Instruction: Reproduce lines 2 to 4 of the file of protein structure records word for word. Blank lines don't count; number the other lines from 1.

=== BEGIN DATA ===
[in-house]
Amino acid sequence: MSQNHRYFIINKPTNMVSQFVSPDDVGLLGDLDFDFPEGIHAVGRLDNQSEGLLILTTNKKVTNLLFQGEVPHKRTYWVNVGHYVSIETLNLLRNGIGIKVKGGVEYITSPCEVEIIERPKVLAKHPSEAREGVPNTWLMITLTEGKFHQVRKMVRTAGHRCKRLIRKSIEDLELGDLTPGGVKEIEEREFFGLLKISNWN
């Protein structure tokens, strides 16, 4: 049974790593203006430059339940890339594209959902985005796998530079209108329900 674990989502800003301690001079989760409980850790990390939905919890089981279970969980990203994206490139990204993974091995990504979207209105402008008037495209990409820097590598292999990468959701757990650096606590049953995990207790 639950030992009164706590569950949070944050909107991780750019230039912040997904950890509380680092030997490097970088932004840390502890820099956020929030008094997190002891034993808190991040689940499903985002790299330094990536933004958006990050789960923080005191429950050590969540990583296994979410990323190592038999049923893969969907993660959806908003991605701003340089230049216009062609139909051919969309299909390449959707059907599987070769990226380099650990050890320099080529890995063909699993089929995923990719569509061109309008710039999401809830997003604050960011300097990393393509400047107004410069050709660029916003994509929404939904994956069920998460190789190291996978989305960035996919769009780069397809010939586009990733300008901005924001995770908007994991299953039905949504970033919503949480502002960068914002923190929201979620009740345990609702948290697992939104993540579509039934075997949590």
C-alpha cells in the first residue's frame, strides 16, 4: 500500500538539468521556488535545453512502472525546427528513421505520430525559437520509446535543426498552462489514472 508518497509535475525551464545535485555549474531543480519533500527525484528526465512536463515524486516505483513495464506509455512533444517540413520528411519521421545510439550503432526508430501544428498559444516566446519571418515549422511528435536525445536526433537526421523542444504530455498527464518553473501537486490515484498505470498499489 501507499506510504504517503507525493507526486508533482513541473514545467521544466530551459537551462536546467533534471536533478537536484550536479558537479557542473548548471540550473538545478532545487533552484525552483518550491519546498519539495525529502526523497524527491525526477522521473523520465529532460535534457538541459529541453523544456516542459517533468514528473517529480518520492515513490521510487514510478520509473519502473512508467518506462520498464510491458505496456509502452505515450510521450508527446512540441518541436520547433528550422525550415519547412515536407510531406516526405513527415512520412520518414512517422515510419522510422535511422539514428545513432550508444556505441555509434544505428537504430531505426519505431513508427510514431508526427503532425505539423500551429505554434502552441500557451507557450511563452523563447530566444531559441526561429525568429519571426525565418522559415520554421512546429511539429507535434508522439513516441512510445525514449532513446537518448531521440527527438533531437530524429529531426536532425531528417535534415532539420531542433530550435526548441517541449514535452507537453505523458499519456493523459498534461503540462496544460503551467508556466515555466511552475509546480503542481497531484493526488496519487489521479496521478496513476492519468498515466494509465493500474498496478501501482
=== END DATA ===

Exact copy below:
Amino acid sequence: MSQNHRYFIINKPTNMVSQFVSPDDVGLLGDLDFDFPEGIHAVGRLDNQSEGLLILTTNKKVTNLLFQGEVPHKRTYWVNVGHYVSIETLNLLRNGIGIKVKGGVEYITSPCEVEIIERPKVLAKHPSEAREGVPNTWLMITLTEGKFHQVRKMVRTAGHRCKRLIRKSIEDLELGDLTPGGVKEIEEREFFGLLKISNWN
């Protein structure tokens, strides 16, 4: 049974790593203006430059339940890339594209959902985005796998530079209108329900 674990989502800003301690001079989760409980850790990390939905919890089981279970969980990203994206490139990204993974091995990504979207209105402008008037495209990409820097590598292999990468959701757990650096606590049953995990207790 639950030992009164706590569950949070944050909107991780750019230039912040997904950890509380680092030997490097970088932004840390502890820099956020929030008094997190002891034993808190991040689940499903985002790299330094990536933004958006990050789960923080005191429950050590969540990583296994979410990323190592038999049923893969969907993660959806908003991605701003340089230049216009062609139909051919969309299909390449959707059907599987070769990226380099650990050890320099080529890995063909699993089929995923990719569509061109309008710039999401809830997003604050960011300097990393393509400047107004410069050709660029916003994509929404939904994956069920998460190789190291996978989305960035996919769009780069397809010939586009990733300008901005924001995770908007994991299953039905949504970033919503949480502002960068914002923190929201979620009740345990609702948290697992939104993540579509039934075997949590």
C-alpha cells in the first residue's frame, strides 16, 4: 500500500538539468521556488535545453512502472525546427528513421505520430525559437520509446535543426498552462489514472 508518497509535475525551464545535485555549474531543480519533500527525484528526465512536463515524486516505483513495464506509455512533444517540413520528411519521421545510439550503432526508430501544428498559444516566446519571418515549422511528435536525445536526433537526421523542444504530455498527464518553473501537486490515484498505470498499489 501507499506510504504517503507525493507526486508533482513541473514545467521544466530551459537551462536546467533534471536533478537536484550536479558537479557542473548548471540550473538545478532545487533552484525552483518550491519546498519539495525529502526523497524527491525526477522521473523520465529532460535534457538541459529541453523544456516542459517533468514528473517529480518520492515513490521510487514510478520509473519502473512508467518506462520498464510491458505496456509502452505515450510521450508527446512540441518541436520547433528550422525550415519547412515536407510531406516526405513527415512520412520518414512517422515510419522510422535511422539514428545513432550508444556505441555509434544505428537504430531505426519505431513508427510514431508526427503532425505539423500551429505554434502552441500557451507557450511563452523563447530566444531559441526561429525568429519571426525565418522559415520554421512546429511539429507535434508522439513516441512510445525514449532513446537518448531521440527527438533531437530524429529531426536532425531528417535534415532539420531542433530550435526548441517541449514535452507537453505523458499519456493523459498534461503540462496544460503551467508556466515555466511552475509546480503542481497531484493526488496519487489521479496521478496513476492519468498515466494509465493500474498496478501501482